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Creating Dialogue on Social Change Through Israeli Hip-Hop

Today’s participant blog post comes from Benji Bernstein, a participant in the Yahel Social Change Program. Benji’s group is living, learning and volunteering in Rishon Letzion, Israel for 9 months this year. This post was taken from Benji’s personal blog.

The last few weeks in Ramat Eliyahu have been very busy, but exciting as always. In the two schools I work in, I have been helping the teachers get the students ready for the nationwide standardized English tests coming up in the next month. The teachers are incredibly stressed, as the results heavily influence each school’s reputation (and unfairly, that of its teachers as well). In a neighborhood where a significant portion of parents received no formal education (usually, while in Ethiopia, only the most gifted children of the Beta Israel Jewish community were sent to school), this preparation task becomes even more difficult for the local schools. This is because not every child is able to receive English support and help at home. These next few weeks will be a sort of “boot camp” of practice tests, vocabulary lists, and reading assignments. We are working hard to help the teachers get these kids ready!

Meanwhile, my other volunteering roles in the community, while challenging, have been developing nicely. Specifically at the community’s evening at-risk youth center, we have been running several different exciting sessions these last few weeks. In early January, myself, and some of my fellow volunteers at the youth center (a couple Israeli national service volunteers, and some American volunteers from my program), started planning a series of four different country-themed weeks at the center in order to provide some opportunities for multicultural learning (and fun) for the teens there. Starting with Spain week, we then went on to America week, Mexico week, and finally this past week, Israel week. Each week, we decorated the walls of the youth center with posters, facts, and pictures from the country of choice. Some of the highlights included a “Spanish Cake” event (originally supposed to be Spanish Churros, but we quickly learned the hard way that they were much tougher to prepare than we thought), a traditional Spanish dance activity, and a screening of the Real Madrid game (a huge hit) during Spain week. During America week, another highlight was an event we led on modern American culture, which featured Jimmy Fallon and Justin Timberlake’s “History of Rap,” “Yo Momma” joke demonstrations (which the kids loved), and even a friendly “East Coast” vs. “West Coast” competition.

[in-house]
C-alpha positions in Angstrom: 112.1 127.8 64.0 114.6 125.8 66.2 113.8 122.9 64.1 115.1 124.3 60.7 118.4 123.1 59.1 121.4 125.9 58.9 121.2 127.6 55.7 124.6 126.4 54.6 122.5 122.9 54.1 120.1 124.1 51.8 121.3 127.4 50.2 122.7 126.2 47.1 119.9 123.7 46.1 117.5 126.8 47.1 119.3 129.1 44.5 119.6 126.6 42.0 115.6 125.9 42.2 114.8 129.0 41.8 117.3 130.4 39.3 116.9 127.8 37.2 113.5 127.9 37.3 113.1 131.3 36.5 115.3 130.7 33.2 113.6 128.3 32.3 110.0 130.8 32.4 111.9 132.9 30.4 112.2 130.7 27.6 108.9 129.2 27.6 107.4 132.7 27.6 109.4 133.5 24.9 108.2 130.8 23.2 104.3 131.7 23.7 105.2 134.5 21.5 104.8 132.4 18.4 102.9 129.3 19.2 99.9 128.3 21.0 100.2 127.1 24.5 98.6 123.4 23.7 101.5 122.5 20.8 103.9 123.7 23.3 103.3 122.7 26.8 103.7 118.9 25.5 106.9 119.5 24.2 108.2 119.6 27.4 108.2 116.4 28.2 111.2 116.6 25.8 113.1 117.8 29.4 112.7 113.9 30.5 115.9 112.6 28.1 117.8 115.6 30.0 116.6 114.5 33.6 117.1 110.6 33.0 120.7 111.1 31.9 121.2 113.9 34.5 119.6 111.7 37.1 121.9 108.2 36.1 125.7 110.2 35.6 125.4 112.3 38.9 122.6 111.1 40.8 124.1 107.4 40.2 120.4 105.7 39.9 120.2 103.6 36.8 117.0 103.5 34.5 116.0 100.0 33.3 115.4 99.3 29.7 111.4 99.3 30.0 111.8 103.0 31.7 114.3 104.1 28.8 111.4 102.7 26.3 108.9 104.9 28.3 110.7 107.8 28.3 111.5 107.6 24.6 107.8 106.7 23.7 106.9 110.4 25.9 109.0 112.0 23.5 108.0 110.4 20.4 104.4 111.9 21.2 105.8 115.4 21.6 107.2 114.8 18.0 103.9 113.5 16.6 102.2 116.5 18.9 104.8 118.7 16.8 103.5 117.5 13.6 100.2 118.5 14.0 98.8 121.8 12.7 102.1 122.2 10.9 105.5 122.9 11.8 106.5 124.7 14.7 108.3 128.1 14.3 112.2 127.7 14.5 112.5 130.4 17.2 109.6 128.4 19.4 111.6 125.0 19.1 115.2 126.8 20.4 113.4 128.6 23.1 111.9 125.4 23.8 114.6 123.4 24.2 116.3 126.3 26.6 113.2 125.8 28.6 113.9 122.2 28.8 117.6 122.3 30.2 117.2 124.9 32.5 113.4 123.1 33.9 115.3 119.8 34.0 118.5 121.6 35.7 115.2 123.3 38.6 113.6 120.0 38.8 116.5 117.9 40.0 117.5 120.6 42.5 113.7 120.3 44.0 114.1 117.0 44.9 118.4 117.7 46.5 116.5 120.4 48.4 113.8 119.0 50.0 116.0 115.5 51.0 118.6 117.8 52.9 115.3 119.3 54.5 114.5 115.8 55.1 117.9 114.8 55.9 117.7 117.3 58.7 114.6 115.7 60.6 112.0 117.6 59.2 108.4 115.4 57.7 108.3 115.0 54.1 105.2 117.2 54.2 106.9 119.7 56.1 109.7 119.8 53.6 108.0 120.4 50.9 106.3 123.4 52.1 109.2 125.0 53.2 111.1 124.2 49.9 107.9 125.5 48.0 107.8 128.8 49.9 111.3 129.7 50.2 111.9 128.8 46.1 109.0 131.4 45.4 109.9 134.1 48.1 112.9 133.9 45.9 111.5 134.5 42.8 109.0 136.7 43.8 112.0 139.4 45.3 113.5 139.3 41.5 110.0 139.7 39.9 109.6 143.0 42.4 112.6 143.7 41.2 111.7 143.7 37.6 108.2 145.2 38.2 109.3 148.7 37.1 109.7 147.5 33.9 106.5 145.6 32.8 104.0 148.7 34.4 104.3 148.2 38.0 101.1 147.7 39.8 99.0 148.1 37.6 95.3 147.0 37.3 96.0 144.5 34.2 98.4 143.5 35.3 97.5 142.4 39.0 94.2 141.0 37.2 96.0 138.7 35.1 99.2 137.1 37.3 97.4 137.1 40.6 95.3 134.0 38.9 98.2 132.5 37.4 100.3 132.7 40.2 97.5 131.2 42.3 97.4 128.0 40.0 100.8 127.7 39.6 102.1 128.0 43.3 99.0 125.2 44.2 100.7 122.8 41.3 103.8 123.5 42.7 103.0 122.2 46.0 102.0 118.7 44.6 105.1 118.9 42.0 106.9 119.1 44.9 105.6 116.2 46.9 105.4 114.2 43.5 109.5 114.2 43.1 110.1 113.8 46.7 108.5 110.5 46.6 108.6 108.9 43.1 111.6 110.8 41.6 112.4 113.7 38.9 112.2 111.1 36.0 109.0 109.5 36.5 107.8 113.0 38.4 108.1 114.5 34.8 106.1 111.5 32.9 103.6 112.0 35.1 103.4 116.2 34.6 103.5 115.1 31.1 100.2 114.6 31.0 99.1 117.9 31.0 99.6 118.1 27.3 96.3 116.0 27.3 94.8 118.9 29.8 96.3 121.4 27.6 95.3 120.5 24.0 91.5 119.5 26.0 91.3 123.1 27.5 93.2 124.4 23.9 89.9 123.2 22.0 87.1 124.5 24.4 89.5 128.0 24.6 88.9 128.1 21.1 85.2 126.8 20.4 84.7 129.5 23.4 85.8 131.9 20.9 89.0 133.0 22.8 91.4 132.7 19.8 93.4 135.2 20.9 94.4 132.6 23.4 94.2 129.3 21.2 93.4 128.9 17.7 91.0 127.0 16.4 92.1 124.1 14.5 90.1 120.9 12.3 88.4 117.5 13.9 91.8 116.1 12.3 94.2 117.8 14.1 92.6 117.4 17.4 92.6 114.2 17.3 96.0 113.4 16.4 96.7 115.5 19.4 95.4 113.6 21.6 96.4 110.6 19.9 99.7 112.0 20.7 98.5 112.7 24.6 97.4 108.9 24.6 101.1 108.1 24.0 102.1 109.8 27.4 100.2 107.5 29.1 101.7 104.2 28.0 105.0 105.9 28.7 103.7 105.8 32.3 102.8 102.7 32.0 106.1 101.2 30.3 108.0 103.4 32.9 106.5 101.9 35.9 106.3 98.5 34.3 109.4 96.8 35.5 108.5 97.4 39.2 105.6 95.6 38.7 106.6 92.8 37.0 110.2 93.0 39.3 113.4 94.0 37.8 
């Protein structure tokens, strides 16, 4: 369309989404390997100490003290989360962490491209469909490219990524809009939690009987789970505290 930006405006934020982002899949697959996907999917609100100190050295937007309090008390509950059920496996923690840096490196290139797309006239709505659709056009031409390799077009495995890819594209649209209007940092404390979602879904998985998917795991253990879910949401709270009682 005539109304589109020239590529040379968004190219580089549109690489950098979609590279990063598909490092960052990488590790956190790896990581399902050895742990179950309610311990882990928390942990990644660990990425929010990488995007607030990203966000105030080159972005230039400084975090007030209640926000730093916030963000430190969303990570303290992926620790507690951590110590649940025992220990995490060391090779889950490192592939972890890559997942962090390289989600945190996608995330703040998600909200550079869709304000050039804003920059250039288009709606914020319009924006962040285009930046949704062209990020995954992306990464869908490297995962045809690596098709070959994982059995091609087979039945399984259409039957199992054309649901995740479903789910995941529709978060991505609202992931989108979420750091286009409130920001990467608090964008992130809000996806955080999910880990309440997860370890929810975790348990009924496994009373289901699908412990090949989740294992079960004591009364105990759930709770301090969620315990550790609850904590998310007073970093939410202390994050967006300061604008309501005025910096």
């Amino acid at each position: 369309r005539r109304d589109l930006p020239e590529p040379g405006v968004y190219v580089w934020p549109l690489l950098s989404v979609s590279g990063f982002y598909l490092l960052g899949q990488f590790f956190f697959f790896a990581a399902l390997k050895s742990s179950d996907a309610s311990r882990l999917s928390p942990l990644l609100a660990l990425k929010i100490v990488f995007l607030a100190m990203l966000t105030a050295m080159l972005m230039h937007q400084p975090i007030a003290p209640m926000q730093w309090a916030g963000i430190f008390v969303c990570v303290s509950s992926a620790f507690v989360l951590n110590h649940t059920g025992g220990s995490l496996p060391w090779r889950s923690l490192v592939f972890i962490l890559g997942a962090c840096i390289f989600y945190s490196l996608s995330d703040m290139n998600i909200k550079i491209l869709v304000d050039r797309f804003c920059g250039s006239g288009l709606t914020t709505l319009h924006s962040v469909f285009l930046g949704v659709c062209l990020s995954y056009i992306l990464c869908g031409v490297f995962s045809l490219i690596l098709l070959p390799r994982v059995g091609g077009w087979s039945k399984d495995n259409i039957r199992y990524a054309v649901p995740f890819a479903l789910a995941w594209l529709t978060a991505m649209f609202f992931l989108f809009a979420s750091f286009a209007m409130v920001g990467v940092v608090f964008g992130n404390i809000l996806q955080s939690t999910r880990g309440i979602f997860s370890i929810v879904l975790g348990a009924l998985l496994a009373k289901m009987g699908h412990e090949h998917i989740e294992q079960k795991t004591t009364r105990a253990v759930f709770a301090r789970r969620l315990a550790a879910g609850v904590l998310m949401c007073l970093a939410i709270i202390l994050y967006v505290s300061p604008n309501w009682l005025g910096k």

Although, on a much deeper note, the most meaningful event came this week, during our final themed week in the series, focused on Israel. Just to provide some background, most of the teens that come to the youth center each night are Ethiopian-Israelis from the neighborhood, and the racism that this community encounters in Israeli society is sadly very real. Various kids in Ramat Eliyahu have brought it up unprompted on multiple occasions, and it has been a large topic of discussion within my cohort of volunteers since arriving here in September. As a result, for Israel week, I decided with a friend to lead a discussion at the youth center focusing on this difficult social issue within Israeli society.